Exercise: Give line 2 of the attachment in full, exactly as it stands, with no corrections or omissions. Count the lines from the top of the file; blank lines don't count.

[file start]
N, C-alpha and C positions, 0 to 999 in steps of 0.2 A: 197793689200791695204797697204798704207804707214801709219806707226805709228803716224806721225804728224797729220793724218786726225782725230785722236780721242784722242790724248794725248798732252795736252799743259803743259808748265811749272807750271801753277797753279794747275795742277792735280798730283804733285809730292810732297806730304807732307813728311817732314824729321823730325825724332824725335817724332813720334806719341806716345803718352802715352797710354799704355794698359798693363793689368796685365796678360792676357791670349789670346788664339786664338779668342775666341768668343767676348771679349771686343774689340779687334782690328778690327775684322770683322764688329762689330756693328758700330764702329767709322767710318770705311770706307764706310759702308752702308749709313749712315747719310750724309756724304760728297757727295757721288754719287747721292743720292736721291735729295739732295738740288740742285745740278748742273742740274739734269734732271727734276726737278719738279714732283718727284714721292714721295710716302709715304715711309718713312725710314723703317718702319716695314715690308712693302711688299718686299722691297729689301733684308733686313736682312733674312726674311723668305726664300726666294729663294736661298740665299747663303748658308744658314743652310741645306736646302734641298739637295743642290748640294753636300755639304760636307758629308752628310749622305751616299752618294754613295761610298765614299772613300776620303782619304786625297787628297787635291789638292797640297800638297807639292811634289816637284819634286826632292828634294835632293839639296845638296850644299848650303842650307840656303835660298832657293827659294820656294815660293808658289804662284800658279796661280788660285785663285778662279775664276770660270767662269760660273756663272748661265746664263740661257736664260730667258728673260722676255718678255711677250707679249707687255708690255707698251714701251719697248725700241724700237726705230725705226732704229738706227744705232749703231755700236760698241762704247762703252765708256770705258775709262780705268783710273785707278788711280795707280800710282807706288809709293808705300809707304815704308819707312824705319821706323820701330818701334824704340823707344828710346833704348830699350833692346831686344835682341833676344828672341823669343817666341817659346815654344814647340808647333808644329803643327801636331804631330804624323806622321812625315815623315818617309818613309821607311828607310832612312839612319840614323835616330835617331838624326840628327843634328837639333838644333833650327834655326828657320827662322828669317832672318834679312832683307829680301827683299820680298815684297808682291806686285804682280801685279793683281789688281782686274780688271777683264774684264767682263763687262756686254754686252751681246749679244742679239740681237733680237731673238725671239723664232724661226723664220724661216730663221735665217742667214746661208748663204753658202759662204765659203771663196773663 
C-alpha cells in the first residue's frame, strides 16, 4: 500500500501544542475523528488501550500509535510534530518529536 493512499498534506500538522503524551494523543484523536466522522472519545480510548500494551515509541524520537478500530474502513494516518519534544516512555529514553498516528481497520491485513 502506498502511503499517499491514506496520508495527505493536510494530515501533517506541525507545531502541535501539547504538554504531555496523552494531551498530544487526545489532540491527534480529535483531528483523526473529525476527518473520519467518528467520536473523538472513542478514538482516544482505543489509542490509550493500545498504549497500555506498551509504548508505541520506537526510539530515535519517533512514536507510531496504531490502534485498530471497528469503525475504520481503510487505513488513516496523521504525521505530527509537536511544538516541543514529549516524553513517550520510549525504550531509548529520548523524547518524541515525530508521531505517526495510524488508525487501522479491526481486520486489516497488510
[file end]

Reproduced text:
C-alpha cells in the first residue's frame, strides 16, 4: 500500500501544542475523528488501550500509535510534530518529536 493512499498534506500538522503524551494523543484523536466522522472519545480510548500494551515509541524520537478500530474502513494516518519534544516512555529514553498516528481497520491485513 502506498502511503499517499491514506496520508495527505493536510494530515501533517506541525507545531502541535501539547504538554504531555496523552494531551498530544487526545489532540491527534480529535483531528483523526473529525476527518473520519467518528467520536473523538472513542478514538482516544482505543489509542490509550493500545498504549497500555506498551509504548508505541520506537526510539530515535519517533512514536507510531496504531490502534485498530471497528469503525475504520481503510487505513488513516496523521504525521505530527509537536511544538516541543514529549516524553513517550520510549525504550531509548529520548523524547518524541515525530508521531505517526495510524488508525487501522479491526481486520486489516497488510